Parenting during and after separation and divorce is one of the most sensitive major topics in family law. The law assumes that it is in the best interest of the child to have as much time with each parent as possible. With limited exceptions, it is becoming rarer to have one parent with exclusive parenting time.
If negotiating with your spouse on the schedule, logistics, and parenting decision of the children is unsuccessful, you can bring an application to the court for a judge to rule on these matters. A judge can make parenting orders that allocate parenting time, pick up and drop off procedures, and decision-making responsibility.
People other than spouses, for example, grandparents or adult siblings, can apply to the court for a contact order. Contact orders are ideal for family members seeking to have a relationship with the child.
When granting a parenting order or a contact order, the judge will consider what is in the best interest of the child. The best interest of the child is a broad term that considers various factors including:
1. The Child
The child’s age, stage of development, and need for stability will be considered. The child’s preference is important but will be given different weight depending on their age and maturity.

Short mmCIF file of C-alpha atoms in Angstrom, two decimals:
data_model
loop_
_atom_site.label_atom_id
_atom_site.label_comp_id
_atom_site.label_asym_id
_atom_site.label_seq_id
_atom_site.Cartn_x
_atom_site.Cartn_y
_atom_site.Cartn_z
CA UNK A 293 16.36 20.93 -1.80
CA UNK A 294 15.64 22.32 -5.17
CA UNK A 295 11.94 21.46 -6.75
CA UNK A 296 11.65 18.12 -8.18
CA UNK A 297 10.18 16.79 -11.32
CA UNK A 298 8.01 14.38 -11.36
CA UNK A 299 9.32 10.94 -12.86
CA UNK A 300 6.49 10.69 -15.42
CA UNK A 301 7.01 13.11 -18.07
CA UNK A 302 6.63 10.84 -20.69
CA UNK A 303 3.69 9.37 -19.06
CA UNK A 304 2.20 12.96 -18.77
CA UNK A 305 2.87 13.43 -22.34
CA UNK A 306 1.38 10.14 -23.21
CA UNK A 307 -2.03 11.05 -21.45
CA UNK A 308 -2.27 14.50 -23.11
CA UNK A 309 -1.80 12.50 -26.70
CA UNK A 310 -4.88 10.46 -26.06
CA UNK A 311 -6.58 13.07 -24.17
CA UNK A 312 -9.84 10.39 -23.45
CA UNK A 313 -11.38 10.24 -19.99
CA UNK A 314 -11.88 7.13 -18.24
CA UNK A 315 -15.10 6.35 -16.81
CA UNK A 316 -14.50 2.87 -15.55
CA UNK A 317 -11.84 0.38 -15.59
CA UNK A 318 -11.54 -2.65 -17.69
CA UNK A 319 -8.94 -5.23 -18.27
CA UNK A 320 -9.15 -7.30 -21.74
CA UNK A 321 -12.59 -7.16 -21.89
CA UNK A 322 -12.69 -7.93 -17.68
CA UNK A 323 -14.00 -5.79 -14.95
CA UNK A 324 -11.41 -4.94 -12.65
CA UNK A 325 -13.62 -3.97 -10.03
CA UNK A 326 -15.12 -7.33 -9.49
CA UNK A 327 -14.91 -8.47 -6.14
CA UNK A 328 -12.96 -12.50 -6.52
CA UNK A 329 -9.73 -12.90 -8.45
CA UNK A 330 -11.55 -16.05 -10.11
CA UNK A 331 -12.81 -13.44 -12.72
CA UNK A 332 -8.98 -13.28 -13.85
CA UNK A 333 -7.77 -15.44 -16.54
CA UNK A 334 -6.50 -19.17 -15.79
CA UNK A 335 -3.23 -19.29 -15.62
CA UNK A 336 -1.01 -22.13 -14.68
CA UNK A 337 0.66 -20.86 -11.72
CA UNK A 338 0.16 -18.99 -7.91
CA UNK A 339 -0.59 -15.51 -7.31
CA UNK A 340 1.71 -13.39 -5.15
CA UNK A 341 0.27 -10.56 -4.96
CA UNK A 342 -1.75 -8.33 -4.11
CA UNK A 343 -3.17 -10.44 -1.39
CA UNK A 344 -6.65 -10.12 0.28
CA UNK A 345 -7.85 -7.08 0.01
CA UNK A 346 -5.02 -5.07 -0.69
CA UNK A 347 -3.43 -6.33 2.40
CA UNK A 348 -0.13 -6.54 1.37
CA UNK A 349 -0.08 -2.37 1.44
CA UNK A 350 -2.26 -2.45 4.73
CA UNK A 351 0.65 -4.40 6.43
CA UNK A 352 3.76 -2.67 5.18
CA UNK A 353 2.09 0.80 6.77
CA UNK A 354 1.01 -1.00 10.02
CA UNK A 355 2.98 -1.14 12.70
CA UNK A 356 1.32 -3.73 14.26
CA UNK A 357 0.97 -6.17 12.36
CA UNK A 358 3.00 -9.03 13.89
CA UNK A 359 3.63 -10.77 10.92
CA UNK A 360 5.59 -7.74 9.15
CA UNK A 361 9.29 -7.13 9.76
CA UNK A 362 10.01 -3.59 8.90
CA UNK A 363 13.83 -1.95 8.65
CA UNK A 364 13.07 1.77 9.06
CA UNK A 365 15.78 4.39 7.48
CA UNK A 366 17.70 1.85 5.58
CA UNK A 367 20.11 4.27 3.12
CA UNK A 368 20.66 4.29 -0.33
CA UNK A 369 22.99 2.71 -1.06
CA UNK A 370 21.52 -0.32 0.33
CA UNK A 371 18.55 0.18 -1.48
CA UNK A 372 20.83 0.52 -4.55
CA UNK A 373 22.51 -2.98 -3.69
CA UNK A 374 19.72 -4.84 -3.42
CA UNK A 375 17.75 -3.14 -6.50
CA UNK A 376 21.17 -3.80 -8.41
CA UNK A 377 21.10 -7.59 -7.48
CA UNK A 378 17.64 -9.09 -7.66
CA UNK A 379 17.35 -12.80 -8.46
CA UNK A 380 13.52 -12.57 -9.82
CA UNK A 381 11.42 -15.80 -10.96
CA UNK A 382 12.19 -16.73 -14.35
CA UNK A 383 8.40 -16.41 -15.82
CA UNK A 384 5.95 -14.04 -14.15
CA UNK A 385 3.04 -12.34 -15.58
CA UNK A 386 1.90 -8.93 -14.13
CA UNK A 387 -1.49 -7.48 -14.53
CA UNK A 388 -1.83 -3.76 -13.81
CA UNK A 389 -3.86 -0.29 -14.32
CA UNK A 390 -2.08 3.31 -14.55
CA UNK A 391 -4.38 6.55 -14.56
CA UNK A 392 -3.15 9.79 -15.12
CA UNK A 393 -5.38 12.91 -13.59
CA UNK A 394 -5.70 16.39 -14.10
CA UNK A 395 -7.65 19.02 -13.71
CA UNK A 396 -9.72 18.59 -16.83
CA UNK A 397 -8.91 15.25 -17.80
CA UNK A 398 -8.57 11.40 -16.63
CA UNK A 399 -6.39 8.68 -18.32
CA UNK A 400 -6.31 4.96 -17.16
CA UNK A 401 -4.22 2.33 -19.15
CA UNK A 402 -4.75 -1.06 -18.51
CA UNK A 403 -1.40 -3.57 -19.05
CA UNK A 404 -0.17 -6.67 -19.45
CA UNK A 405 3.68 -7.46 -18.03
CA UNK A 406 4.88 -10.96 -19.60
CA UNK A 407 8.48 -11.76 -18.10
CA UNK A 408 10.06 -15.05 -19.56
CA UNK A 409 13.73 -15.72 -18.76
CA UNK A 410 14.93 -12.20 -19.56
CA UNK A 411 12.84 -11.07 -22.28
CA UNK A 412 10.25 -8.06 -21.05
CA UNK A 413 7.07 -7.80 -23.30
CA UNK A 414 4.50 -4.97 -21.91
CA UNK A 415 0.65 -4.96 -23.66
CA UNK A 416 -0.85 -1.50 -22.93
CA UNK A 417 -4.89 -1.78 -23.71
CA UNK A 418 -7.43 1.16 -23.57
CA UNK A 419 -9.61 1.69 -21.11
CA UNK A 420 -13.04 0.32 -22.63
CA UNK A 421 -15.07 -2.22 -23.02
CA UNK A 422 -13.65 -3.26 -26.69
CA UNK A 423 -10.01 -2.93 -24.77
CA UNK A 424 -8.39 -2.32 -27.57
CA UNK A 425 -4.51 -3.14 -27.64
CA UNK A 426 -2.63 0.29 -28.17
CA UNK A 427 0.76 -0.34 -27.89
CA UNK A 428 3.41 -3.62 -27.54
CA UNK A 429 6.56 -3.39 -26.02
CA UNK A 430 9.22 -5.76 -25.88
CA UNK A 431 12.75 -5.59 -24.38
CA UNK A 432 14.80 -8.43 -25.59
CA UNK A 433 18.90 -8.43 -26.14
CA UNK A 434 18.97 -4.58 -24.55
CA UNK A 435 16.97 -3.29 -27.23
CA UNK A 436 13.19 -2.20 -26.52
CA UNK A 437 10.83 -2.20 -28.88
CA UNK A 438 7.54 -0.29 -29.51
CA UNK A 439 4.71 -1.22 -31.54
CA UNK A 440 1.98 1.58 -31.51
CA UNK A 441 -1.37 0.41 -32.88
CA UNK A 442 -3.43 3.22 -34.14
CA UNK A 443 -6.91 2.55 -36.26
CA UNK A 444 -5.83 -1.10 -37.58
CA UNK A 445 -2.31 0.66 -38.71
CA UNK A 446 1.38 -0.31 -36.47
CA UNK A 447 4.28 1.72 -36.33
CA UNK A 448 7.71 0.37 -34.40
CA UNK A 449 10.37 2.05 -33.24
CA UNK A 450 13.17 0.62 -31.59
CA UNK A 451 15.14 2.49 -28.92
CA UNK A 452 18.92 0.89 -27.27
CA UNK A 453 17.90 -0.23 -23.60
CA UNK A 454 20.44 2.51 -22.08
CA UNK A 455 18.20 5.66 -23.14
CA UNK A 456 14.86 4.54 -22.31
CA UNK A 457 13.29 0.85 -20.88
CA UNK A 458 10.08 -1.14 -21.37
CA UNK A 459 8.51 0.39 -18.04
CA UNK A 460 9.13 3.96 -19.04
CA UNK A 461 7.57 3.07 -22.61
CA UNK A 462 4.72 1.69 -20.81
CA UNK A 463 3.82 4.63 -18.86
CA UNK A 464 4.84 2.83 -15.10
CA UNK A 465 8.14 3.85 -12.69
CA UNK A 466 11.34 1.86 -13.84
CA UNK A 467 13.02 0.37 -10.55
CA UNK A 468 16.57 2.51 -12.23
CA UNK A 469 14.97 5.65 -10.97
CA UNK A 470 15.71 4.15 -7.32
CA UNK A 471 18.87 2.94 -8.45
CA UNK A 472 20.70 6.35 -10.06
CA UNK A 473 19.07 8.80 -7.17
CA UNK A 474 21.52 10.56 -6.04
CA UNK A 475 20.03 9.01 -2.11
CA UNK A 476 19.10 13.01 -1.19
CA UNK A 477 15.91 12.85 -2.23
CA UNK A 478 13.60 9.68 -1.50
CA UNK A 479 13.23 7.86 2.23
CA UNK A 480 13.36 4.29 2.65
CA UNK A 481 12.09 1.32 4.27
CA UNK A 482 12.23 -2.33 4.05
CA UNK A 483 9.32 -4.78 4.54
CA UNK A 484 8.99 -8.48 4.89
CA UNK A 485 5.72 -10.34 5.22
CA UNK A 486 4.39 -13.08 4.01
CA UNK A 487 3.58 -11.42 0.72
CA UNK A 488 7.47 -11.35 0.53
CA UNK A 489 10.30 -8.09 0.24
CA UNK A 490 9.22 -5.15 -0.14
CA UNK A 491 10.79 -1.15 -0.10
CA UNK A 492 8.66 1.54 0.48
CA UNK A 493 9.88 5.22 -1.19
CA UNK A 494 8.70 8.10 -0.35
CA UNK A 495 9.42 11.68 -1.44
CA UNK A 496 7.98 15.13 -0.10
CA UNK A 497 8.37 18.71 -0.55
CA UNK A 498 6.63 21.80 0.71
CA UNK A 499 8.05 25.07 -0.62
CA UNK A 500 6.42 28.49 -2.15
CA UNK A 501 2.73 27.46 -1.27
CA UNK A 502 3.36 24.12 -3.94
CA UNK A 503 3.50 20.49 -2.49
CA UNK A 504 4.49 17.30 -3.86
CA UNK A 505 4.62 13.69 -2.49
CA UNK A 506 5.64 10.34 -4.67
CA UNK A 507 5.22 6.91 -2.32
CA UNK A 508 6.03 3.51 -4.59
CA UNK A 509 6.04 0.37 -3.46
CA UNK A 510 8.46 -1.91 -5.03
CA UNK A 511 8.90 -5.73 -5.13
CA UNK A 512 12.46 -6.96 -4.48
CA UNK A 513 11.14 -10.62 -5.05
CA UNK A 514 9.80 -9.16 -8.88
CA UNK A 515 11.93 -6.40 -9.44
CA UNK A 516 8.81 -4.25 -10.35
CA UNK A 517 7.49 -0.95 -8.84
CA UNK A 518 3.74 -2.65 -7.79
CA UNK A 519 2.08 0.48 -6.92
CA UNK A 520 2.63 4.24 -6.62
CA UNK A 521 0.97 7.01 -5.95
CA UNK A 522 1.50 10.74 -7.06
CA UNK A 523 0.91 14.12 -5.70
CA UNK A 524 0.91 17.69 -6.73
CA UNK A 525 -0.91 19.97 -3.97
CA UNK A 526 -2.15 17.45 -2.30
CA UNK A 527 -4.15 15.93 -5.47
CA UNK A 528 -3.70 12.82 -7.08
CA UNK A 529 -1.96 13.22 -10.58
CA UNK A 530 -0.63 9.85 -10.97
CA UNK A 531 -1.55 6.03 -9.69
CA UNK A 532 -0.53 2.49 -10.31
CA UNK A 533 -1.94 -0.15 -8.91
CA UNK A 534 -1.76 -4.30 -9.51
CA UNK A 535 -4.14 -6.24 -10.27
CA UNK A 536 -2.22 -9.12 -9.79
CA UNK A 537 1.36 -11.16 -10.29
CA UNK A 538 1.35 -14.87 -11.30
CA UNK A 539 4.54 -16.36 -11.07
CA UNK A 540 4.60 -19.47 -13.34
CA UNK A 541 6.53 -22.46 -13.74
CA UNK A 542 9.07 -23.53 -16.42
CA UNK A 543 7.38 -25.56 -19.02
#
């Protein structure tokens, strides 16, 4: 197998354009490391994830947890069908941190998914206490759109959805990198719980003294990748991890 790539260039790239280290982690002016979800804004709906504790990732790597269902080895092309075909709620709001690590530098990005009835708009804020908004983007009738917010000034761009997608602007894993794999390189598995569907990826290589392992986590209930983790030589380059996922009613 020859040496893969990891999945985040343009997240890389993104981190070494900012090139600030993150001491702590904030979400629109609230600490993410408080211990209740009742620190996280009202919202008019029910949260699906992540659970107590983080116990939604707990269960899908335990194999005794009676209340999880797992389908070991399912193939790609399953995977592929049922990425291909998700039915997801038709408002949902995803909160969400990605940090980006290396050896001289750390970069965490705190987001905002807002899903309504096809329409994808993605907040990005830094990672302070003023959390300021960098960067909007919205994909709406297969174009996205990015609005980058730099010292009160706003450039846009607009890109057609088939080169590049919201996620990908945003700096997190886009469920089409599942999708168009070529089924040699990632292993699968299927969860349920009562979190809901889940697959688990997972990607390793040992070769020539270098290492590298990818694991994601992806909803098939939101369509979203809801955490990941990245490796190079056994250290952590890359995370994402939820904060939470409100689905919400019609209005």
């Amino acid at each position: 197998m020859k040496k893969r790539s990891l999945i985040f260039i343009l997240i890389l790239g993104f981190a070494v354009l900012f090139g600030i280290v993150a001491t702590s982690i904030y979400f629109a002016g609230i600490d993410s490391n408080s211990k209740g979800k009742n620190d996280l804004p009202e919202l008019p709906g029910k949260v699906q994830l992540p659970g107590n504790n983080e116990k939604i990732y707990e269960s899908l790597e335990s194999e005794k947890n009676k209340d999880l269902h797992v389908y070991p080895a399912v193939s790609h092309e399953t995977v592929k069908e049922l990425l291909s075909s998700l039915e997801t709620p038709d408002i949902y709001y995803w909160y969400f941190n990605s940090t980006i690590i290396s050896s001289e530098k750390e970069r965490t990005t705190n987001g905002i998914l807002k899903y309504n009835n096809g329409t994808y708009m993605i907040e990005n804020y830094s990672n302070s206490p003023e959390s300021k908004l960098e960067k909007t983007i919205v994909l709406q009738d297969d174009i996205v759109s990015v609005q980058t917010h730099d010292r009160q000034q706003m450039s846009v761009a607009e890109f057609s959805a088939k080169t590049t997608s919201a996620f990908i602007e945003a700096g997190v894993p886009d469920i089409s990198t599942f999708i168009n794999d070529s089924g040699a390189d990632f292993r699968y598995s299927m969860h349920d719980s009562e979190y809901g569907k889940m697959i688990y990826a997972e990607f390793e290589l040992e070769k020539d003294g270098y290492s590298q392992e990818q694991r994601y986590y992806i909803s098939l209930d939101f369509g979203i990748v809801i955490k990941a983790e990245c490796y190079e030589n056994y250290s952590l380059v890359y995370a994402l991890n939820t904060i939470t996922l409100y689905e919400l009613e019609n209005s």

Generally, the younger the child, the earlier in the stage of development of the child, the higher need for parental supervision will be required.
Any relevant relationship will be considered. These include grandparents, siblings, and other family members.
If there are other children, there is generally a strong preference for the children to spend as much time together as practicable. This results in many children living together and being taken care of by the same parent.
Grandparents and other family members may demonstrate that one parent has support to help raise the child.
3. The Parent
The ability and willingness of the parent to care for and meet the needs of the child. Additionally, the willingness to communicate and co-operate with the former spouse to raise the child. This includes the parent’s willingness for the child to have a relationship with the child’s other parent.
If a parent historically took on the responsibility of caring for the child, the court may consider this as a factor in determining the best interest of the child.
4. Violence and Other Inappropriate Behavior
Violence includes a consideration of the nature of the violence, how frequently the violence occurred, the severity of the violence, and if the safety of the child or any family member was compromised.
Inappropriate behavior is related to the home environment and includes coercive behavior, controlling tendencies, and acts that caused fear for the safety of the child or other family members.
Once granted, parenting orders can be adjusted due to unforeseen circumstances in life or if steps are taken to rehabilitate the relationship. If you are seeking to adjust the amount of time you have with your child, ask us how we can help.